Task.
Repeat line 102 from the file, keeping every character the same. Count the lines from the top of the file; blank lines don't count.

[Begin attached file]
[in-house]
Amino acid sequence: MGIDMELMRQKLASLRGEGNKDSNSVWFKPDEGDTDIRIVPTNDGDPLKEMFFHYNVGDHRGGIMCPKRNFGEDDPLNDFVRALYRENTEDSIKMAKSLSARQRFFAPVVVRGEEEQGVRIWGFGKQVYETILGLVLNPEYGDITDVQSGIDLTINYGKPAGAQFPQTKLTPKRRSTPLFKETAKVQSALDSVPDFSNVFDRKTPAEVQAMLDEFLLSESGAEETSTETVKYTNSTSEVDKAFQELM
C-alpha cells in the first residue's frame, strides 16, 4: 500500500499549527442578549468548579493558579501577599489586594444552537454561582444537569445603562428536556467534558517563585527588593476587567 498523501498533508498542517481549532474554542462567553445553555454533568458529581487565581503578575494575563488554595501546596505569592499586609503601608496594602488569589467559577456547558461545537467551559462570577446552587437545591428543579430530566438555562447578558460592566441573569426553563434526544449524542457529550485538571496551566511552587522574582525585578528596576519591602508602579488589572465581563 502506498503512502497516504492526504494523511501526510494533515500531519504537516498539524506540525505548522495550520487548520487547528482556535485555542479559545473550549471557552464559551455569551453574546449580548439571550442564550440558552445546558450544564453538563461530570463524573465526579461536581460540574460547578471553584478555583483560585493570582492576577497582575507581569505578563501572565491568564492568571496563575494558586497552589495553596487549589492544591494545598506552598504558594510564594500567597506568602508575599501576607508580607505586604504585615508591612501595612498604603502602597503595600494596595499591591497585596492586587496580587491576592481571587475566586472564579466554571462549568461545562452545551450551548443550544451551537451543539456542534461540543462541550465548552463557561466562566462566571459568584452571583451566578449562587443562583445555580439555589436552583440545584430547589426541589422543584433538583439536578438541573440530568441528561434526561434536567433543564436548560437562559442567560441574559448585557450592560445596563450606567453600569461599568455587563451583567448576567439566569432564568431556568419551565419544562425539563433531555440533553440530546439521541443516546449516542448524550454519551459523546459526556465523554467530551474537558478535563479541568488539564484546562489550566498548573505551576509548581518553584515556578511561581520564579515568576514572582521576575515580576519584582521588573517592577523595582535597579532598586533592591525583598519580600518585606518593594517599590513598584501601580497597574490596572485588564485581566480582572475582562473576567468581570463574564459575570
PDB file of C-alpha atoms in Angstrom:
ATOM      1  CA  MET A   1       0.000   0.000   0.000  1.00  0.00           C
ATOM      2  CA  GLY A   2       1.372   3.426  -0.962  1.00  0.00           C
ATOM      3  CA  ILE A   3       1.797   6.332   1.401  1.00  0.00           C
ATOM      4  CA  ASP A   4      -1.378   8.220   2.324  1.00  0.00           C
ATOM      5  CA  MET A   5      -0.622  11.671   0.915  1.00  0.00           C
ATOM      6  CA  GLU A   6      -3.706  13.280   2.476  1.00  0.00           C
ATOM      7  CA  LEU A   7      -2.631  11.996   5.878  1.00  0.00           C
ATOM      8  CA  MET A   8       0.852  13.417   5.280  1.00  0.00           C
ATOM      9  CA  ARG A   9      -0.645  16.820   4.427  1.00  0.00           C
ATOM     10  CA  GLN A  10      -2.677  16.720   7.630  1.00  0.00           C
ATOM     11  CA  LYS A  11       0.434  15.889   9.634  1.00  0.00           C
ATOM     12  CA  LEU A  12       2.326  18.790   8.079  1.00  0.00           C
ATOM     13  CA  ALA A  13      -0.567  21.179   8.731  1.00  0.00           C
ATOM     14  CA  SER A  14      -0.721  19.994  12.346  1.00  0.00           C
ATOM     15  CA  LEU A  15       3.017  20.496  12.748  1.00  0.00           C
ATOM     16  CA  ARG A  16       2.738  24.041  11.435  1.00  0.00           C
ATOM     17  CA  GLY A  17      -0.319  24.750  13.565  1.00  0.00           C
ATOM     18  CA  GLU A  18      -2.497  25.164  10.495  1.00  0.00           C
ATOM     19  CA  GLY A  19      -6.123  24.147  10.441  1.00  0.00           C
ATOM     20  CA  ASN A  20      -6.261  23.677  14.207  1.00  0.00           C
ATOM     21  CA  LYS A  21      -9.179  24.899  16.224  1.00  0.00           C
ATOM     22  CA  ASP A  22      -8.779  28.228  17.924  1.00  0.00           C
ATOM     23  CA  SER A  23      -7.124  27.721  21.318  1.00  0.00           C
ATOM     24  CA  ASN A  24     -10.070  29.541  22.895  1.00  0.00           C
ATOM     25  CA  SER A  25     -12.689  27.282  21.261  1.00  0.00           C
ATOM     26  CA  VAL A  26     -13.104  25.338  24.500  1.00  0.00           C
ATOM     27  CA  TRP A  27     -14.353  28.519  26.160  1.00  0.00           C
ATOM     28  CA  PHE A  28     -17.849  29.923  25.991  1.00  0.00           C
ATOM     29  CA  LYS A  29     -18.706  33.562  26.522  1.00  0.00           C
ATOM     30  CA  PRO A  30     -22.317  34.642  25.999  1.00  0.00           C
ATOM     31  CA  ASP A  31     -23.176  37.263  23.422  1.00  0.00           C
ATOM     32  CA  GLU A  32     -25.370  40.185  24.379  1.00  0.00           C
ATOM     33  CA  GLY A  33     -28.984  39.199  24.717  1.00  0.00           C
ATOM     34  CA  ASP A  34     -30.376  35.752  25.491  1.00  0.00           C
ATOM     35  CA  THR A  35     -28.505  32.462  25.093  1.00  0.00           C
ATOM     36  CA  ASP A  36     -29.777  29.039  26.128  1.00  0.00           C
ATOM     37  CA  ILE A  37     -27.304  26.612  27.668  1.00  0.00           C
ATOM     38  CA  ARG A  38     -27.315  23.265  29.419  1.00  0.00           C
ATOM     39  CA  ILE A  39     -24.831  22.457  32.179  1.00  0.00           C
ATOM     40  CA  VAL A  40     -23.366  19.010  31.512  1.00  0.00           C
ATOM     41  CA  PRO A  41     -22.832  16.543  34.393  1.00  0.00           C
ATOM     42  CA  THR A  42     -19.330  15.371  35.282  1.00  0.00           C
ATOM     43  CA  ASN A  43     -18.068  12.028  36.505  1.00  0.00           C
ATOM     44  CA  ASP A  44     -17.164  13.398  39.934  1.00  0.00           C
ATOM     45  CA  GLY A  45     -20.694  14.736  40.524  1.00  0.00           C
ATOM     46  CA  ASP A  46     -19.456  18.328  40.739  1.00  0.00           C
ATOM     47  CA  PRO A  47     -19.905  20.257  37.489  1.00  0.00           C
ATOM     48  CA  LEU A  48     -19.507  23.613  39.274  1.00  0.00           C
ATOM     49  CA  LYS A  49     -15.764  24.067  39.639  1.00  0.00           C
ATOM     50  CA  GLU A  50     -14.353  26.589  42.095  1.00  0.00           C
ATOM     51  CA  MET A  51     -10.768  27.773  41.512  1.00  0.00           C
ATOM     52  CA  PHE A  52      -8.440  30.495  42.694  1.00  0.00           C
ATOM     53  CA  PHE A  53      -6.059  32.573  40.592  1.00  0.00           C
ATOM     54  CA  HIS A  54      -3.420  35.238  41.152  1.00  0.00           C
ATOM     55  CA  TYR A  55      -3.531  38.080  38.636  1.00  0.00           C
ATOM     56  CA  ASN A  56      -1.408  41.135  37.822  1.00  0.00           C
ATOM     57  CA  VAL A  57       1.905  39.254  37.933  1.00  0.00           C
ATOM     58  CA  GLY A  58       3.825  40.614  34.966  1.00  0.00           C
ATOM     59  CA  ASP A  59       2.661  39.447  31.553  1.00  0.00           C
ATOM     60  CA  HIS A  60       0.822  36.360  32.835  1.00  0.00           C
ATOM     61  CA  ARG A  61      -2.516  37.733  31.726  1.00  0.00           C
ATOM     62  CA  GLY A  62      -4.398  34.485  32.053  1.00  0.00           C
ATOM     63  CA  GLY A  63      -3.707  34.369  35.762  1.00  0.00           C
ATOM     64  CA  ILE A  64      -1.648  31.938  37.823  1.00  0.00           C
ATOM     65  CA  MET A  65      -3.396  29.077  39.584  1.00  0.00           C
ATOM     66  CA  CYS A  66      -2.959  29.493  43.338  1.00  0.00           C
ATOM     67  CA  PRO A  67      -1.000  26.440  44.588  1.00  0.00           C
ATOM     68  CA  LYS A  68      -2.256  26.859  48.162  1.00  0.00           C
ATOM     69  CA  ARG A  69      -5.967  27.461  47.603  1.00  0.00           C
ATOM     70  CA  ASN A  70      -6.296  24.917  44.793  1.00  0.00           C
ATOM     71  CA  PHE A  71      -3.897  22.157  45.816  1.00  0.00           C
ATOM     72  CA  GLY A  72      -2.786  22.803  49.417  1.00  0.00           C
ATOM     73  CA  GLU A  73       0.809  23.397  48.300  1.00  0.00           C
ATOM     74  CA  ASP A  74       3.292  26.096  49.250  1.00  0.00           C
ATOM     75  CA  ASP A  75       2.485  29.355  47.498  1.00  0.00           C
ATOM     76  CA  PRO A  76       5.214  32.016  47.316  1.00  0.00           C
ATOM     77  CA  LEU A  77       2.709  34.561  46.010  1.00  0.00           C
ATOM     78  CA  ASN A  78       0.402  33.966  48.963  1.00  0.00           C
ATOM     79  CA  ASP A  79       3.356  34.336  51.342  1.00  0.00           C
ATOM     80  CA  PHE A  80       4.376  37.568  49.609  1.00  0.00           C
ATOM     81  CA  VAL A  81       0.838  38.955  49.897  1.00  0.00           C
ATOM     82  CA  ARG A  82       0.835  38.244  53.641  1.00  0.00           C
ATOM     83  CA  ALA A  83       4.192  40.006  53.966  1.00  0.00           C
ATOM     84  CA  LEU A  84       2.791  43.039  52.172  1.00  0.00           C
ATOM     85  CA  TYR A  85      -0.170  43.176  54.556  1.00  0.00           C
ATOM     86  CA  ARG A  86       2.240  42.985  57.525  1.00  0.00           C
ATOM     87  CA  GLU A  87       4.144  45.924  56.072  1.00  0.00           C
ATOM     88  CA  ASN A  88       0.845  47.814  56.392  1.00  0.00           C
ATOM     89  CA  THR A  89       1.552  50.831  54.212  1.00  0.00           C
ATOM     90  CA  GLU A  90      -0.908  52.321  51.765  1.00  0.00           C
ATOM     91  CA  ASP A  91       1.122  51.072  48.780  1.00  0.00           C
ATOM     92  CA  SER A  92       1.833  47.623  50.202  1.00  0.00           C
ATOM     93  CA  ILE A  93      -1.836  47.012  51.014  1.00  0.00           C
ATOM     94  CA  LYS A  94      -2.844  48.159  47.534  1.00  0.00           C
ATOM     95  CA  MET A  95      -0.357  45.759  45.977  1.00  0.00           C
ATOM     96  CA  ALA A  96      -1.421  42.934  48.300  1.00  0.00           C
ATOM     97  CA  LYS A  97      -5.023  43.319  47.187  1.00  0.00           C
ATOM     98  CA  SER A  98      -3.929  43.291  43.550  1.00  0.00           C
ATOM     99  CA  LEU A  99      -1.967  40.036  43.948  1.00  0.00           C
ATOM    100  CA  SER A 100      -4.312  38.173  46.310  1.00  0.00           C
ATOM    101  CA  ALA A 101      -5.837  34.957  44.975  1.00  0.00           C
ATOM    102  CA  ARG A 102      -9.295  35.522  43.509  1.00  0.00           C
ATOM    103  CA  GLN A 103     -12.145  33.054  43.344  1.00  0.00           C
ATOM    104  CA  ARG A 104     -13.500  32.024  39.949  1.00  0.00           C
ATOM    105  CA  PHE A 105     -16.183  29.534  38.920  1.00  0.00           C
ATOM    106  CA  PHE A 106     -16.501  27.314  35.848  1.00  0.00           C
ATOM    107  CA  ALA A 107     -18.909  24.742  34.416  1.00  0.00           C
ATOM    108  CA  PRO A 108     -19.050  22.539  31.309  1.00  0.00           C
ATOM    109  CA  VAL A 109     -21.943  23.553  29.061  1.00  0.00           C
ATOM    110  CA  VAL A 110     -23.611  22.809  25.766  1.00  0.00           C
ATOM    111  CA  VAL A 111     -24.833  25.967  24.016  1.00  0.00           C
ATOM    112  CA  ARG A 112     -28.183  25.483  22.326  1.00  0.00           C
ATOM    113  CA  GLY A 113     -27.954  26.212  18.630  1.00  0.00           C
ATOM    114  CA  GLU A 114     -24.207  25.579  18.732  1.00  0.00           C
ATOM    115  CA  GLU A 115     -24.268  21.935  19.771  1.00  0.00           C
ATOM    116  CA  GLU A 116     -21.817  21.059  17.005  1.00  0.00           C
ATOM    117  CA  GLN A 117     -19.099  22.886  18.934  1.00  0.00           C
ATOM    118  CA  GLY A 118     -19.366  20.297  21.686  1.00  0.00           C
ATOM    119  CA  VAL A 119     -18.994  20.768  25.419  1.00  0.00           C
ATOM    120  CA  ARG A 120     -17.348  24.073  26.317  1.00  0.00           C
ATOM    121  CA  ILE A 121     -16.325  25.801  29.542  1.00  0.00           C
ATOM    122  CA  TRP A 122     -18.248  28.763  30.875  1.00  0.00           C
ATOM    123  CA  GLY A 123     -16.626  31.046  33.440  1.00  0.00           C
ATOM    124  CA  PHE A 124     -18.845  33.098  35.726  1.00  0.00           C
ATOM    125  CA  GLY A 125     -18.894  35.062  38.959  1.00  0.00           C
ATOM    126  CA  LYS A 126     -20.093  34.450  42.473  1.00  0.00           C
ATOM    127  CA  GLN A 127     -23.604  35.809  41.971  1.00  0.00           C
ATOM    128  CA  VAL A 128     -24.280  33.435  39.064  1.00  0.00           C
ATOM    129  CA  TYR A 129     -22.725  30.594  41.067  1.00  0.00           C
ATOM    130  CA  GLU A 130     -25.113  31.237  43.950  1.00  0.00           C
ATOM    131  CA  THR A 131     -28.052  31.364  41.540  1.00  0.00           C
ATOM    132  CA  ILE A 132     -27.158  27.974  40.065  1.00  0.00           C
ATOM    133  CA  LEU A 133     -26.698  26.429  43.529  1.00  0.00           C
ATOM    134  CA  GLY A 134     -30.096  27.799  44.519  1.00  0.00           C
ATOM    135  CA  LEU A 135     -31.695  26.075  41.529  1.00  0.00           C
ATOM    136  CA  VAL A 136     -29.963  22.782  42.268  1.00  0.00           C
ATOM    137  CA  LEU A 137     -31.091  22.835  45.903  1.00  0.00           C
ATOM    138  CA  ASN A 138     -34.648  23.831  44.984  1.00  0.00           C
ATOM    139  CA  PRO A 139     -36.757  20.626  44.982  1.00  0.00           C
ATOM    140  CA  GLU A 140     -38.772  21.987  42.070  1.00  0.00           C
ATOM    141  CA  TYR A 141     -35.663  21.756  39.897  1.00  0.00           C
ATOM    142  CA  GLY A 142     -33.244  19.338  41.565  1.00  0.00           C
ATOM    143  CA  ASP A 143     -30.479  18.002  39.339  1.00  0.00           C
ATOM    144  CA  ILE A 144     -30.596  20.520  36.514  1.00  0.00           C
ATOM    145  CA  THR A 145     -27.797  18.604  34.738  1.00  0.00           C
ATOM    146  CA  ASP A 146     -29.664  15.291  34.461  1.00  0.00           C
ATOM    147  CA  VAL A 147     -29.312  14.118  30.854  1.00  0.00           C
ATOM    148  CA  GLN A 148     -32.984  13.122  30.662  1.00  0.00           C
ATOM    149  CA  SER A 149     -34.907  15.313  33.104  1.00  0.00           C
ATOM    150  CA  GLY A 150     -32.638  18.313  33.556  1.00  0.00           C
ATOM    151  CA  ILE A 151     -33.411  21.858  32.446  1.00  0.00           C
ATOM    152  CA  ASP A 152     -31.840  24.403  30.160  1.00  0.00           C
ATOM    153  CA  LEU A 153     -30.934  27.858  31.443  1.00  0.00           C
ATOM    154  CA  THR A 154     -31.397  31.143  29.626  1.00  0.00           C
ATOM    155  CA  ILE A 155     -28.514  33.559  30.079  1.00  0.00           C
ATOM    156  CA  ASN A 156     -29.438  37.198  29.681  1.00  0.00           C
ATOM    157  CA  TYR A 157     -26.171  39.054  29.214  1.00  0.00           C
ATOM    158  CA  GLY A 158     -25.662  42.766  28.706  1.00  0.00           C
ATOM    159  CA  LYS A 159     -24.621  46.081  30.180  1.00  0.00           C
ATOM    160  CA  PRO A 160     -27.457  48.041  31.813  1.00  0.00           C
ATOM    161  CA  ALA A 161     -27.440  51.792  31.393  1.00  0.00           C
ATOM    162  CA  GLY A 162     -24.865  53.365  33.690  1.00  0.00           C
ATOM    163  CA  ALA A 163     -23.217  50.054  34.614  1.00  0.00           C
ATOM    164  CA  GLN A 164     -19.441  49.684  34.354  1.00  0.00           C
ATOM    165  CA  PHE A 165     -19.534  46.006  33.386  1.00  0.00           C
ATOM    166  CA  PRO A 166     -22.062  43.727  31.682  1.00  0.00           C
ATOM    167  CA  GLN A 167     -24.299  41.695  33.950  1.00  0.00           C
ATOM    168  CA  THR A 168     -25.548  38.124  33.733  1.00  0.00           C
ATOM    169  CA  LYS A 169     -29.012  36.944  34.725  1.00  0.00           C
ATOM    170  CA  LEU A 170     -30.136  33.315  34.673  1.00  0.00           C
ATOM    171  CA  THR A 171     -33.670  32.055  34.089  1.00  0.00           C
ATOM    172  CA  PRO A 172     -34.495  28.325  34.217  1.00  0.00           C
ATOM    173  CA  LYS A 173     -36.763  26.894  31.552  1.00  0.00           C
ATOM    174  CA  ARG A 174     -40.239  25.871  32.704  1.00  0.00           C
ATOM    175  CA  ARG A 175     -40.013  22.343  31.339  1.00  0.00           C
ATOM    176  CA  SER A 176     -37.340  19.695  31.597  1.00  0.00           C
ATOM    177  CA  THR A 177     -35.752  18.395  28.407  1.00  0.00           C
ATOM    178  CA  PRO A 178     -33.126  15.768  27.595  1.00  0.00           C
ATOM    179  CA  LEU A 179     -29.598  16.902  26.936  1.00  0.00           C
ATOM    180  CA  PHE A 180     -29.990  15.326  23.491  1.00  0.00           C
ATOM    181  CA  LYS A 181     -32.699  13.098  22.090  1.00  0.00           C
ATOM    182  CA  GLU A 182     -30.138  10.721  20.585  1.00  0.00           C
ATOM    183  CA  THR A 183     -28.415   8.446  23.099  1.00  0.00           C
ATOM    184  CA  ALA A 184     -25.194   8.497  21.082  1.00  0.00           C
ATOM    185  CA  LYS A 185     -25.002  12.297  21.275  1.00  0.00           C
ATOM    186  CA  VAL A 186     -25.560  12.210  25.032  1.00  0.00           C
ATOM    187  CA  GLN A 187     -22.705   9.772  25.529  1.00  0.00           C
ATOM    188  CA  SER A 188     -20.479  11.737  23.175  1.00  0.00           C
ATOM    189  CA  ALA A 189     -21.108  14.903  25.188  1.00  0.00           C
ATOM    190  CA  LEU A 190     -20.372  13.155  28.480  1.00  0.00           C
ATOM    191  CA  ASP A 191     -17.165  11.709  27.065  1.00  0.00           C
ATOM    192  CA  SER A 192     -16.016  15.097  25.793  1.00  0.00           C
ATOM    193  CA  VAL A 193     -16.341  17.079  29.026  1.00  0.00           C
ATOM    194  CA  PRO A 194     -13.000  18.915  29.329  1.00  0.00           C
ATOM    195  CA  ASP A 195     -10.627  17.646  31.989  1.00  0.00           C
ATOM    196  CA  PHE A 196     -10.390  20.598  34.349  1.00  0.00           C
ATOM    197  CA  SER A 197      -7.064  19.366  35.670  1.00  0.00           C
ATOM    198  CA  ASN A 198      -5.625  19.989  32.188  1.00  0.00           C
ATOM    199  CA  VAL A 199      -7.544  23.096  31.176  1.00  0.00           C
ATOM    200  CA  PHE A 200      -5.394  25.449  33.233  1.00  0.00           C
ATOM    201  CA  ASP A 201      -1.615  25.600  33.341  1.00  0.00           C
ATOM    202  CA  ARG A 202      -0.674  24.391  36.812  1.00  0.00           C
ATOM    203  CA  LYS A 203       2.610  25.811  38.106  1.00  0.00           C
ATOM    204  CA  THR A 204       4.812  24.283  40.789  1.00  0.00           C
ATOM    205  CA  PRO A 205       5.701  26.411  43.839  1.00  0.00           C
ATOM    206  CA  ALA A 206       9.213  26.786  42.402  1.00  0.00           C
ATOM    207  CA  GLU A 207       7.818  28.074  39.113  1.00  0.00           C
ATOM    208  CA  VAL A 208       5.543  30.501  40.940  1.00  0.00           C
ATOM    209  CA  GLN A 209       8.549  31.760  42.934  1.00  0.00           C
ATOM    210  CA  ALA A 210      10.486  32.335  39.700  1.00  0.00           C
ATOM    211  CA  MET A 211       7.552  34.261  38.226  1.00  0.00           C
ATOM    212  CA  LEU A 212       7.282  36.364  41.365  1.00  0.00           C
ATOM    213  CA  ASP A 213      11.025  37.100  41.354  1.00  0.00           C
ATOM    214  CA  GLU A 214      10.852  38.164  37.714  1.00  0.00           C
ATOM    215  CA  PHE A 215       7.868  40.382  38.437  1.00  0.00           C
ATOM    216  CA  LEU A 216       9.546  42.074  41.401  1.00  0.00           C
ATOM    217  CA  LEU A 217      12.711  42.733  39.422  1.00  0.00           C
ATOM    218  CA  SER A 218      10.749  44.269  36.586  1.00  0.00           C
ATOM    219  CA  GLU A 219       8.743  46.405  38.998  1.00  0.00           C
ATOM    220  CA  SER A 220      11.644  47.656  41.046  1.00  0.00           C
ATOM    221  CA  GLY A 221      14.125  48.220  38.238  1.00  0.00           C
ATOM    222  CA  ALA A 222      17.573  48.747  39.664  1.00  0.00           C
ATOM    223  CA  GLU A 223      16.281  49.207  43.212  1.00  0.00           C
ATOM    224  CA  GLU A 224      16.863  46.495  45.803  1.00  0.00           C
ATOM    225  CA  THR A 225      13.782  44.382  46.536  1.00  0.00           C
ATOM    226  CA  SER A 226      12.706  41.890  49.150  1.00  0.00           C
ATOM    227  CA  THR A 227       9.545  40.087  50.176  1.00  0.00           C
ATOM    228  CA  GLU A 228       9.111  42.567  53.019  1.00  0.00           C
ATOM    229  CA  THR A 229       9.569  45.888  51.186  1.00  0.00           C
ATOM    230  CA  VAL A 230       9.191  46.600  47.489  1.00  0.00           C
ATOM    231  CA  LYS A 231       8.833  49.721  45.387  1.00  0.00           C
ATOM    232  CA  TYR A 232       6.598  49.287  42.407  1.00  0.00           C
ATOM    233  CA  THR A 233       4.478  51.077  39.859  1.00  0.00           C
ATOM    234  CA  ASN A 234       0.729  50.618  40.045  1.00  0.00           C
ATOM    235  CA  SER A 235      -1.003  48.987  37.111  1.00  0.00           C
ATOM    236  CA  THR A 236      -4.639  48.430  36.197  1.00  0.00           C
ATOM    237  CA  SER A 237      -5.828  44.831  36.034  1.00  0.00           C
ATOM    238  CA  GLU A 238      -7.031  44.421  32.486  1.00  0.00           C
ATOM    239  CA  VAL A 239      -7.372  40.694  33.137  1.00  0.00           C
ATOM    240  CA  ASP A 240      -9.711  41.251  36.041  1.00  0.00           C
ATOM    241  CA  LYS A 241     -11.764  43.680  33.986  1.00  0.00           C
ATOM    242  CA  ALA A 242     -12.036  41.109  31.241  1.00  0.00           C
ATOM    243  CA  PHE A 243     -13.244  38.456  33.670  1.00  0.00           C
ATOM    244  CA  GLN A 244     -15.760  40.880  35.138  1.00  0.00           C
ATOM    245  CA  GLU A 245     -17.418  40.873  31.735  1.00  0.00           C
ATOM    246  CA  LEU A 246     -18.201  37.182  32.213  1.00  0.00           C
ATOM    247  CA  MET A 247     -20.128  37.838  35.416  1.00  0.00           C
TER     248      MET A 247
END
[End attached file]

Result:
ATOM     98  CA  SER A  98      -3.929  43.291  43.550  1.00  0.00           C